Tuesday, January 18, 2011

NAMM 2011: Cheap Trick at Grove of Anaheim

My review originally appeared on and can be viewed on the paper's Soundcheck blog.

Cheap Trick headlined an invite-only show at the Grove of Anaheim in conjunction with the NAMM trade show on Saturday night.

Schecter Guitars’ Ninth Annual Winter NAMM Party attracted plenty of people who were only there to schmooze. VIPs got inside early, where a DJ spun music from artists that use the Burbank company’s instruments.

A long line of concertgoers steadily grew impatient while watching other guests stroll right through the entrance for nearly two hours. Near the lower tiered Grove sections, one young female Cheap Trick fan admitted paying $100 for a NAMM badge on Craigslist and an older woman asked if the band was from the 1980s. I saw a guy decked out head to toe in checked attire – just like how guitarist Rick Nielsen used to dress in the group’s early days. Goth metal clown Fifi LaRue and his motley music crew also posed for photos nearby. 

Odd scenarios aside, Cheap Trick delivered the strongest performance I’ve ever witnessed the band do during an exhilarating 75-minute, 17-song set. Concentrating on the commercially successful late ‘70s heyday, they also included three songs from last year’s top notch studio release “The Latest” and a few rarities.

Rock groups that have been around for more than three decades without breaking up are a rare commodity. Even scarcer are ones who continue to make vibrant and compelling new material on a continual basis like Cheap Trick has done since the 2000s with “Special One” and “Rockford.” 

The original members - singer/guitarist Robin Zander, guitarist Rick Nielsen and bassist Tom Petersson were joined onstage by touring personnel - longtime keyboardist/backing vocalist Phil “Magic” Cristian and Daxx Nielsen (Rick’s son). All were all in fine form throughout the evening.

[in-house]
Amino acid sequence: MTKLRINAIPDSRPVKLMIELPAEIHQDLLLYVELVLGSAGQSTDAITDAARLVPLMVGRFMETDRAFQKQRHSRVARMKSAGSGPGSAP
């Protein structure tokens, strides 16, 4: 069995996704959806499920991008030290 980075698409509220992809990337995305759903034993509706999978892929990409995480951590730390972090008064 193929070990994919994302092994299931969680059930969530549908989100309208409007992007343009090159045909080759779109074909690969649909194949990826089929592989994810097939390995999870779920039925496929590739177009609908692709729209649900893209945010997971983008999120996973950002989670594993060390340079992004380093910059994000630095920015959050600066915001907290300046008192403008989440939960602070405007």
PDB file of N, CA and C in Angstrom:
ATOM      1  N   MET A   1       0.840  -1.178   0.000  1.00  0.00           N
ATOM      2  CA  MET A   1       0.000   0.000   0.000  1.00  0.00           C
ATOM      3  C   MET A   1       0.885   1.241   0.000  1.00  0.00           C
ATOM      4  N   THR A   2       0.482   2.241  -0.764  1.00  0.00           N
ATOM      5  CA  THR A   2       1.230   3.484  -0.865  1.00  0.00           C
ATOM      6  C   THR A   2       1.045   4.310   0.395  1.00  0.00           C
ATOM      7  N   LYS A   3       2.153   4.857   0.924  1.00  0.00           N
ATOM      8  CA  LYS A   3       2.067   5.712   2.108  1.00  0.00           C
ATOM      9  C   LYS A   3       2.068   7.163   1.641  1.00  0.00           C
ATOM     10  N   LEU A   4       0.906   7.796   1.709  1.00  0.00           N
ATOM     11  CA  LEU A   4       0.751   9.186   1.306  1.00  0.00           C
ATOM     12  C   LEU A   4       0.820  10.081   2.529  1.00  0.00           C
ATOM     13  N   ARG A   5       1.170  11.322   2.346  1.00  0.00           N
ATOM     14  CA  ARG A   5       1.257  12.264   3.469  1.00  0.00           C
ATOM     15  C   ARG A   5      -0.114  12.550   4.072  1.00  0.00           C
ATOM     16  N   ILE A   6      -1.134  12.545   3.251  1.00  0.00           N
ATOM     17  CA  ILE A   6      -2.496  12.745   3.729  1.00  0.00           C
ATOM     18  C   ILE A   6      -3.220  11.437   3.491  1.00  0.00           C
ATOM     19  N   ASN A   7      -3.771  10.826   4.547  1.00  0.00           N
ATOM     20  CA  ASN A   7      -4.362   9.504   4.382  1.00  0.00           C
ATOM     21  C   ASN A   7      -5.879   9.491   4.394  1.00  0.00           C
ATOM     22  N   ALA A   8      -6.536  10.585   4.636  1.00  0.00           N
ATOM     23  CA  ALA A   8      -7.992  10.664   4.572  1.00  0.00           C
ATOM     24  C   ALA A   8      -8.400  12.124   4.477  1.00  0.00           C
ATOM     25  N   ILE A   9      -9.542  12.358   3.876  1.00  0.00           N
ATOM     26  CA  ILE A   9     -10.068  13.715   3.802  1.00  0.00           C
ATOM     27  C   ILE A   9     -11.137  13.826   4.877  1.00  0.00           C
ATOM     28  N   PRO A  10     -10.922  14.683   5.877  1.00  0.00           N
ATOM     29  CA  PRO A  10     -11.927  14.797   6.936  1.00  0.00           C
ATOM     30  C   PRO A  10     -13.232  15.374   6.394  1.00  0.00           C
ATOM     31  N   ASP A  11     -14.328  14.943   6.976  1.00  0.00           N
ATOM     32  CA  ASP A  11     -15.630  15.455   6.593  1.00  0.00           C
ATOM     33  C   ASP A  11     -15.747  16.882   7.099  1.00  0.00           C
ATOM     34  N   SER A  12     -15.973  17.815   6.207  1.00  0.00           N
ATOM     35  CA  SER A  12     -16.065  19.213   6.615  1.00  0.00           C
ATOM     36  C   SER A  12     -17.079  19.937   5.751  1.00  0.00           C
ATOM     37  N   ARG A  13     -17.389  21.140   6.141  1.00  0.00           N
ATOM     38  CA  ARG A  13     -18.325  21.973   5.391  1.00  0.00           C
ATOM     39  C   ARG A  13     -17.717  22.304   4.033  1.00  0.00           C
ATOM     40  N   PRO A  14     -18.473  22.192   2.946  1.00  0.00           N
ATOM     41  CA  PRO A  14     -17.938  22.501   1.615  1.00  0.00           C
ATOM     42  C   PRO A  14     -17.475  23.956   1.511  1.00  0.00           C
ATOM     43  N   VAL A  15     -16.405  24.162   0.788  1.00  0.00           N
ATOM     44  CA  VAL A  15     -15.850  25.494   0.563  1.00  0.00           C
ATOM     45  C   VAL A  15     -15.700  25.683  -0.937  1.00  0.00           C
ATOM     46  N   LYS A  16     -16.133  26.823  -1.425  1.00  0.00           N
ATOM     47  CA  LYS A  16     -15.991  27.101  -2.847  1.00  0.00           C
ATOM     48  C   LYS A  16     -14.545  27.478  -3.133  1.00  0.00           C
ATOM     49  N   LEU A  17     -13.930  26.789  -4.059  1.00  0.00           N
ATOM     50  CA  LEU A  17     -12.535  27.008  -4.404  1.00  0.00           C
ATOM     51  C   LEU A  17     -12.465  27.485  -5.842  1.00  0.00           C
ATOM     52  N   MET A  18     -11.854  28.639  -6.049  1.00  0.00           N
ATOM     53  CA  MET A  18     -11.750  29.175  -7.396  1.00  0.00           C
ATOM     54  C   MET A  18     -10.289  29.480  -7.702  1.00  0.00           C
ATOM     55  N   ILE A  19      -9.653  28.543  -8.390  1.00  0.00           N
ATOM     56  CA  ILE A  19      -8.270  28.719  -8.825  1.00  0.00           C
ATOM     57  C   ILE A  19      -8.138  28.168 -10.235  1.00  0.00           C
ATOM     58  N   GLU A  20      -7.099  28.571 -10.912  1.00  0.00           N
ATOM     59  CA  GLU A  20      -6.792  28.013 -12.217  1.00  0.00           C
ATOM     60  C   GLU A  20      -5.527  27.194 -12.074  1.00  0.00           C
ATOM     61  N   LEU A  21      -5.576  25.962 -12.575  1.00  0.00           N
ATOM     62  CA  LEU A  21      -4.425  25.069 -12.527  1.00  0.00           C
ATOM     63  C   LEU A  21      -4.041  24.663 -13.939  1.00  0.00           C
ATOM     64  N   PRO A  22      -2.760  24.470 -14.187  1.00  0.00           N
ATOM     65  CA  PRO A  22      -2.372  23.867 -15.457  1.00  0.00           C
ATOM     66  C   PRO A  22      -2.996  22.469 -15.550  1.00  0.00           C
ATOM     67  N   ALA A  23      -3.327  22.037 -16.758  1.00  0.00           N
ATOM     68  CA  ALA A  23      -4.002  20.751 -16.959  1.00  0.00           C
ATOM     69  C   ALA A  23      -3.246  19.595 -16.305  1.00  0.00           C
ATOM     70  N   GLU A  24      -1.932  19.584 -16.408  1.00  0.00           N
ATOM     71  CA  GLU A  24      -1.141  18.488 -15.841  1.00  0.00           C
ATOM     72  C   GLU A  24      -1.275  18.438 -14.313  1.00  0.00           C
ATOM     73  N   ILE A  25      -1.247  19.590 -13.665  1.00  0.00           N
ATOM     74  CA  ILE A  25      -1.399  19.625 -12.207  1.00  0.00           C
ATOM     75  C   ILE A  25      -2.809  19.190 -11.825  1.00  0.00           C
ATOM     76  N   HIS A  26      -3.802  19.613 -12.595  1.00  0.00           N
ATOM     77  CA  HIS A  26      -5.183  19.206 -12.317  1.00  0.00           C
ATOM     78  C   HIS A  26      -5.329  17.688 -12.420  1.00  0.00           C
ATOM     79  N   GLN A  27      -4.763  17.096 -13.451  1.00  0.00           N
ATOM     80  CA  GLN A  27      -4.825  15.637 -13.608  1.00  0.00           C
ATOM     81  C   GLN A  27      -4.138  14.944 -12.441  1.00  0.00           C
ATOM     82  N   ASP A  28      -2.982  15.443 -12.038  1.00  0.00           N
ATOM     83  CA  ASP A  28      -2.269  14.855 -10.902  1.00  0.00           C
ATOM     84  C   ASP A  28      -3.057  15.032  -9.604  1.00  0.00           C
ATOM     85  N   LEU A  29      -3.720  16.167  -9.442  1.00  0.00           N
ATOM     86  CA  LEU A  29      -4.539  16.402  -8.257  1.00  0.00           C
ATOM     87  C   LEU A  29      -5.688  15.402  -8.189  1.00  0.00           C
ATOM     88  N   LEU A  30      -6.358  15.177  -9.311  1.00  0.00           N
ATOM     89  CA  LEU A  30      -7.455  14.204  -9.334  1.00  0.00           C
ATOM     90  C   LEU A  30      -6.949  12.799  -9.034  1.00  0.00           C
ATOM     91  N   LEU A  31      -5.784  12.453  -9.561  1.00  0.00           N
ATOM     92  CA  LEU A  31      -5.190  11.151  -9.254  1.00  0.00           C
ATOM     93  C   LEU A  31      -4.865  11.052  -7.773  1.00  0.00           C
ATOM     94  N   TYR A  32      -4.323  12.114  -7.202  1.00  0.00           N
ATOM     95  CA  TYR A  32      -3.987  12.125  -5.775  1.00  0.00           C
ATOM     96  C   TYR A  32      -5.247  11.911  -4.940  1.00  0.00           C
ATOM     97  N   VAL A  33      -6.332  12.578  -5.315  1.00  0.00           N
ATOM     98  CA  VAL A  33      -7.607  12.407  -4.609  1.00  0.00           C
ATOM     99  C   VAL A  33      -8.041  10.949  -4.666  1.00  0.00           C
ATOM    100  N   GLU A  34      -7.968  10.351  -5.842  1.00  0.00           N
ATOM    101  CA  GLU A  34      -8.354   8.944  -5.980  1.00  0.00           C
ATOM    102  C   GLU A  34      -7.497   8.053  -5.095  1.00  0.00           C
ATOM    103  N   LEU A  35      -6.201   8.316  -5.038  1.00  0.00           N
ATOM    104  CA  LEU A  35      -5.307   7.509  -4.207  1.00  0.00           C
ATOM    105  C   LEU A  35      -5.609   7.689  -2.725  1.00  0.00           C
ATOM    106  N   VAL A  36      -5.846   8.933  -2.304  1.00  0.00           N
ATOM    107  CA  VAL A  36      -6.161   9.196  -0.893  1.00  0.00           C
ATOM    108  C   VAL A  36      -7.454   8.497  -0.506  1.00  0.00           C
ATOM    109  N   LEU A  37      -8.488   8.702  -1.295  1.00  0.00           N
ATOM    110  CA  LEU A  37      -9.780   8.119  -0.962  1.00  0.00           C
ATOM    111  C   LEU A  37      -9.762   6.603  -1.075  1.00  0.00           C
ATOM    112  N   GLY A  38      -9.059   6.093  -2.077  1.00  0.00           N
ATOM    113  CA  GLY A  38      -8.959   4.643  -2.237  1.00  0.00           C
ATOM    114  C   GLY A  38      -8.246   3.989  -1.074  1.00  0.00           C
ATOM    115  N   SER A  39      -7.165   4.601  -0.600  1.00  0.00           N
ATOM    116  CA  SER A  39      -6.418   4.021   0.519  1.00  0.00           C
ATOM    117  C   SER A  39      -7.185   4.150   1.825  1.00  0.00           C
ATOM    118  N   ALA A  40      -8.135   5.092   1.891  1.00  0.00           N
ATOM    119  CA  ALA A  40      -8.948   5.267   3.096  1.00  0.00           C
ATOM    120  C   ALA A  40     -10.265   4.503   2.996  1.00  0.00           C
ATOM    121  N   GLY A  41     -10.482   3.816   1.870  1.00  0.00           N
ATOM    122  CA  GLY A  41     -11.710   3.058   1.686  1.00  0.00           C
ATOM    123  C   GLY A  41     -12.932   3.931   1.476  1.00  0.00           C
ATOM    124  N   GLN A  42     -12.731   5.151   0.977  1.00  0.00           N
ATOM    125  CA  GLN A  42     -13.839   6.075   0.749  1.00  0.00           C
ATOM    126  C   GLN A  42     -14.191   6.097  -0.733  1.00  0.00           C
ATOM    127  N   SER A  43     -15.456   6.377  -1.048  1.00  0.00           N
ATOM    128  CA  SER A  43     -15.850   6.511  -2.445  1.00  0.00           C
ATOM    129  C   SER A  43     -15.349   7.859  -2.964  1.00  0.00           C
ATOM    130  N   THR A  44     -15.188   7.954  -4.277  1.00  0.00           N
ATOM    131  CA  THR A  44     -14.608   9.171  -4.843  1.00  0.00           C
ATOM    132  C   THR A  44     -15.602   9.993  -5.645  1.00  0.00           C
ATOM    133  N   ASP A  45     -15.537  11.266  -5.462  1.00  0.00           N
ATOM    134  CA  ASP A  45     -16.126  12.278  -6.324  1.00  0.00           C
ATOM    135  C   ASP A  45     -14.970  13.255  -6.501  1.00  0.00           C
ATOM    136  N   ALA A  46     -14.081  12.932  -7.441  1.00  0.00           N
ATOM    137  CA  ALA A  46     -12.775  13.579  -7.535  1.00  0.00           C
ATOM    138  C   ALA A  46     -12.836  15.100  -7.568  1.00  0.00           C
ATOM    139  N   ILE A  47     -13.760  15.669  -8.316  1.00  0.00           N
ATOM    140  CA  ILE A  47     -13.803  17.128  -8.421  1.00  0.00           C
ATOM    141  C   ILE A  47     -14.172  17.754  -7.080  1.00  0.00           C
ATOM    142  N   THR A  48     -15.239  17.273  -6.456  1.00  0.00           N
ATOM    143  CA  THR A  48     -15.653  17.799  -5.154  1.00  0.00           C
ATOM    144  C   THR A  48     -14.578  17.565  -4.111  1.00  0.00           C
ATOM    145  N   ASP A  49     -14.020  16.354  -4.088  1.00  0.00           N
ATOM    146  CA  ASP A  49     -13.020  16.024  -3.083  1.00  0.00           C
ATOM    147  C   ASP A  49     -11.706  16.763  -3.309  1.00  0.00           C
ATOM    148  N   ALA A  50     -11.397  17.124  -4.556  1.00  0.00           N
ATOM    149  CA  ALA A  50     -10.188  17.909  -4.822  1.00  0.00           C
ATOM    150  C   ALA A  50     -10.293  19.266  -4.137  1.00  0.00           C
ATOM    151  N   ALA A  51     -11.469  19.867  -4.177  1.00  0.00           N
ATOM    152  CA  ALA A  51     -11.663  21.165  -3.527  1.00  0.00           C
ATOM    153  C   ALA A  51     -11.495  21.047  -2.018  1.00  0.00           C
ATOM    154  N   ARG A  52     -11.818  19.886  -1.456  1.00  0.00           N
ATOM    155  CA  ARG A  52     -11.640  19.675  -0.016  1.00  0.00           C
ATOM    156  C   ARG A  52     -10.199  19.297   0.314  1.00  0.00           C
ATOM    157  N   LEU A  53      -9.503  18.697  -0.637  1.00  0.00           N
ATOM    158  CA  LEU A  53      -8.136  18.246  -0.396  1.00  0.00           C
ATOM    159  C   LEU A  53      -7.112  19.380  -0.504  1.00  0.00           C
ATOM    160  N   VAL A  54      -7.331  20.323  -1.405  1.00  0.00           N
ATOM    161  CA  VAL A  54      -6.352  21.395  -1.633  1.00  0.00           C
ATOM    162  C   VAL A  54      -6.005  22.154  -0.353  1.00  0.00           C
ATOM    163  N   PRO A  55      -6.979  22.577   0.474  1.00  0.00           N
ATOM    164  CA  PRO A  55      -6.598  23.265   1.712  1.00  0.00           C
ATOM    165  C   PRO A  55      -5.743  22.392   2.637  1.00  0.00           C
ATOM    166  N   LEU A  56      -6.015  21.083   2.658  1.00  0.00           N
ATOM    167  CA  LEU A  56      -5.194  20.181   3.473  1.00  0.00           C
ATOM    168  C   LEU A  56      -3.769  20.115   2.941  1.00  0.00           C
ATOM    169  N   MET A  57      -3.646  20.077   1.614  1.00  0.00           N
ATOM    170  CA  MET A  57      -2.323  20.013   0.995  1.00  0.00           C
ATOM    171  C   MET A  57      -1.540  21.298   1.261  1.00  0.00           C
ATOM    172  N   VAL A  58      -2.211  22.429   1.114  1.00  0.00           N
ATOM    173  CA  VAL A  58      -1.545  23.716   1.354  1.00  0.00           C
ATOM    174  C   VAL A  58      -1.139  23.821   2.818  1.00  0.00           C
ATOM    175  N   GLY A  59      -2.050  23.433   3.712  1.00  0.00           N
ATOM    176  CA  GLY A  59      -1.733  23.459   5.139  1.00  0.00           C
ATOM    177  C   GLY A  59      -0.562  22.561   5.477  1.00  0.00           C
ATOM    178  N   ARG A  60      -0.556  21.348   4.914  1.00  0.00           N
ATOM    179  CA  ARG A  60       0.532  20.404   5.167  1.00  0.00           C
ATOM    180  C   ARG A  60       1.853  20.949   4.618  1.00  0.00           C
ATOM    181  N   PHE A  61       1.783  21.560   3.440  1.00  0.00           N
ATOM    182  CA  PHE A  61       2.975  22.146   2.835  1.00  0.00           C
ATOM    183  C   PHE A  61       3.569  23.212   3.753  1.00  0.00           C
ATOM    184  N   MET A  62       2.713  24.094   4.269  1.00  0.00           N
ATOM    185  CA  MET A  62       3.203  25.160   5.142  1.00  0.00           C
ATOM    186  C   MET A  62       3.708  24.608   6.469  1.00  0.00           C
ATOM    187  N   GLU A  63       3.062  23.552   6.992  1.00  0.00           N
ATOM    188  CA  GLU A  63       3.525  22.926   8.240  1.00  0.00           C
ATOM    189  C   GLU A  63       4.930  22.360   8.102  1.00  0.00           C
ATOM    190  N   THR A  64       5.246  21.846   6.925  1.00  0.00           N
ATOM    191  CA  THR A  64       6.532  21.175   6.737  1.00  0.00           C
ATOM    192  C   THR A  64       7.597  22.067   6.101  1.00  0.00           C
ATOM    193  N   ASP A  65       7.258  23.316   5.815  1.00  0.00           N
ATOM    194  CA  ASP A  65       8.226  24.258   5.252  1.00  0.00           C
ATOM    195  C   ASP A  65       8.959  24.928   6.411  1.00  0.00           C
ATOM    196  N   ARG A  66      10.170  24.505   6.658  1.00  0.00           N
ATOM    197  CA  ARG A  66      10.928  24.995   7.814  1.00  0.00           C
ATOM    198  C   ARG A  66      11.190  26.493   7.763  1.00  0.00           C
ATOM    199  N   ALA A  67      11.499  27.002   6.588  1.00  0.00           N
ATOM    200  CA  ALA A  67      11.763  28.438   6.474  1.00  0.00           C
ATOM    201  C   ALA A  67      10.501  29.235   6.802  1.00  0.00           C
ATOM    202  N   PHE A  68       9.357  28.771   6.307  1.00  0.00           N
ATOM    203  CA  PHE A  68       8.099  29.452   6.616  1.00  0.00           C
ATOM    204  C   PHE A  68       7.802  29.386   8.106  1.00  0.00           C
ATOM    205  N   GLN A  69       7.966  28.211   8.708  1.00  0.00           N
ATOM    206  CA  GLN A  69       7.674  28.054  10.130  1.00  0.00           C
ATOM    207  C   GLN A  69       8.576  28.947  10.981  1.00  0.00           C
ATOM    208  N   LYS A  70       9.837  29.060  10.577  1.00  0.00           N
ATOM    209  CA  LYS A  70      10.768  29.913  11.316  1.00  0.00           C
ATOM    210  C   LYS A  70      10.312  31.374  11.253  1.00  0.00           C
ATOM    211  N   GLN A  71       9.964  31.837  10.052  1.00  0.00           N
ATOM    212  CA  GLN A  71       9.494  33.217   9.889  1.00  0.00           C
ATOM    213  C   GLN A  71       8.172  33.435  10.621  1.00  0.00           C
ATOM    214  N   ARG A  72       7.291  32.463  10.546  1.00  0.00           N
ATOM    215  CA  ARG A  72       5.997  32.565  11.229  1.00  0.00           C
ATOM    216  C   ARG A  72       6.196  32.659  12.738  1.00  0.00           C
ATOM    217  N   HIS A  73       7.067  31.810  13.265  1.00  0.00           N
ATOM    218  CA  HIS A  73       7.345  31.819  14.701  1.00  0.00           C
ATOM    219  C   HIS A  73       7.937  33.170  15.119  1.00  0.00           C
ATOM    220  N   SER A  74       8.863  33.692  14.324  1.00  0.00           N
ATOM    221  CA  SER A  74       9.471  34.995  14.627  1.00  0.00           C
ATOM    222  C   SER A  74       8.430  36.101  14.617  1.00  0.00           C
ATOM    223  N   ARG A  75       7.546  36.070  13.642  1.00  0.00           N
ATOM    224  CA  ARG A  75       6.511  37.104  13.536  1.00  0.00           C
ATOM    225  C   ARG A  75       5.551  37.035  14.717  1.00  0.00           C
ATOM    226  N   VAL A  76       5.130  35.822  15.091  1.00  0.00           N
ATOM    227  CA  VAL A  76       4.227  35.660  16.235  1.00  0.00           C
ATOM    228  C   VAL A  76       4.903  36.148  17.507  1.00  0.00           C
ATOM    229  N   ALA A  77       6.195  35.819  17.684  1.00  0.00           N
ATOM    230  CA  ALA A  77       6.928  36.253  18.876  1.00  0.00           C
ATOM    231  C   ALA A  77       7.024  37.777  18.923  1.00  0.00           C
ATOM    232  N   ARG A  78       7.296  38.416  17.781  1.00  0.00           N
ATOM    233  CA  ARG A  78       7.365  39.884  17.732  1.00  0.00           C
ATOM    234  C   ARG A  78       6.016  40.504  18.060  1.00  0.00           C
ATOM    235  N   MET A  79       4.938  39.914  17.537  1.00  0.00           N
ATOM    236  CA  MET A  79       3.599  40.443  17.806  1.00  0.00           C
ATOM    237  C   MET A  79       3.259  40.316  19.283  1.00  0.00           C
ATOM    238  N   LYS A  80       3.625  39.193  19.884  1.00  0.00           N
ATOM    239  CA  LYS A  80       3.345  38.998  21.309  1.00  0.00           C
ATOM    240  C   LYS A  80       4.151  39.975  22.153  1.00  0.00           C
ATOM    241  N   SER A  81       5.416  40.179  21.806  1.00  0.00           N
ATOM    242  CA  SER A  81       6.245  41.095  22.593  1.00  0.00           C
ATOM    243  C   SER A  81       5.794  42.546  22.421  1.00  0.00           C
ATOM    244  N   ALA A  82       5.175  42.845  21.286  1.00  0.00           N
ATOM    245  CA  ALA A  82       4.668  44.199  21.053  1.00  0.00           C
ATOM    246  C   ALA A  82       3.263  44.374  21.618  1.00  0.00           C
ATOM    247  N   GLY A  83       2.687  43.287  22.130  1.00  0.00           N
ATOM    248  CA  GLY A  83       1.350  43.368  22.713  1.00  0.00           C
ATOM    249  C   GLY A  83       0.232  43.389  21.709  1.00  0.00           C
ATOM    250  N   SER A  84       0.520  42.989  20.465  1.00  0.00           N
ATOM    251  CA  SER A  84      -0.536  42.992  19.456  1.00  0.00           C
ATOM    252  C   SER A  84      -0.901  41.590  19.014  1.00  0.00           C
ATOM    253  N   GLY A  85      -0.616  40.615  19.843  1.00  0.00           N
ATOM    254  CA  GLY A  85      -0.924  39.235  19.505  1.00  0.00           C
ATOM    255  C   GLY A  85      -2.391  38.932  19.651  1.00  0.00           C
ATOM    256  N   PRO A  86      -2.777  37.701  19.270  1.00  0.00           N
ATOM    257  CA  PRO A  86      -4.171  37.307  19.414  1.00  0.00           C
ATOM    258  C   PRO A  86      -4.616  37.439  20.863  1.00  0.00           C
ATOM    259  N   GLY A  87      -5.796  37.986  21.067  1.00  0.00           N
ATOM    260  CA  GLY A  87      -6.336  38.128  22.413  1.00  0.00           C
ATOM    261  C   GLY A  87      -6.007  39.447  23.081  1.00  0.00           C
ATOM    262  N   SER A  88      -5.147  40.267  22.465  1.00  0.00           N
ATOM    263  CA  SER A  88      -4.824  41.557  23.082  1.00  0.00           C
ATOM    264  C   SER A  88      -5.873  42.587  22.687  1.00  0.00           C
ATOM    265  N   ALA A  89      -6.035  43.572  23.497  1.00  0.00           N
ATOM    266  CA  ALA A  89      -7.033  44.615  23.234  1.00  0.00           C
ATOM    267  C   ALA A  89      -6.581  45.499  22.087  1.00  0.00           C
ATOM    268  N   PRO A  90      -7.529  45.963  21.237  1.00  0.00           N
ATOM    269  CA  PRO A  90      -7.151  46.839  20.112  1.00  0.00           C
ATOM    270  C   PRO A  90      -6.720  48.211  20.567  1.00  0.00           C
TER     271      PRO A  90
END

Following a montage of Cheap Trick-related audio snippets (Japanese “Budokan” commercial, The Simpsons, live staging of The Beatles’ “Sgt. Pepper”), they opened with an energetic “Way of the World.” Zander, who turns 58 next week, wore a police hat and had no trouble with the wailing chorus.

Rave up rocker “California Man,” the band’s popular cover by The Move, kept the party vibe going. Nielsen might be the elder at 64, but was still spry as ever, climbing up on a black box to engage in whammy bar action amid “On Top of the World” and various other times.

“It’s great to see so many musicians not working tonight,” quipped Nielsen, surveying the packed venue. They could definitely glean plenty of pointers watching these guys. Halfway through the gig, Cheap Trick was engaged in the rollicking, piano-led “The House is Rockin’ (With Domestic Problems)” when a girl tried to crowd surf and nearly fell to the floor (who expects that at a Cheap Trick show?).

A few selections later, another brazen female crashed the stage on “Sick Man of Europe,” nearly tackling Zander and causing him to lose his place in the song. To avoid security, she staged dived and ran through the middle of the Grove. What a wild and crazy concert. 

Orange County based alt-metal band Burn Halo also impressed with its half-hour opening slot. Fronted by riveting ex-Eighteen Visions singer James Hart, they played songs from the self-titled 2009 debut (top 40 mainstream rock radio hits “Save Me,” “Dirty Little Girl” – Avenged Sevenfold guitarist Synyster Gates guested on the latter’s studio version) and some promising new ones, bringing to mind a mix of AFI, Alice in Chains and Guns ‘N Roses

Cheap Trick, Grove of Anaheim, Jan. 15, 2011
Way of the World/California Man/Hot Love/On Top of the World/I Want You to Want Me/She’s Tight/High Roller/These Days/The House is Rockin’ (With Domestic Problems)/The Ballad of T.V. Violence (I’m Not the Only Boy)/Baby Loves to Rock/Sick Man of Europe/Closer, the Ballad of Burt and Linda/Surrender
Encore: Clock Strikes Ten/Dream Police/Gonna Raise Hell

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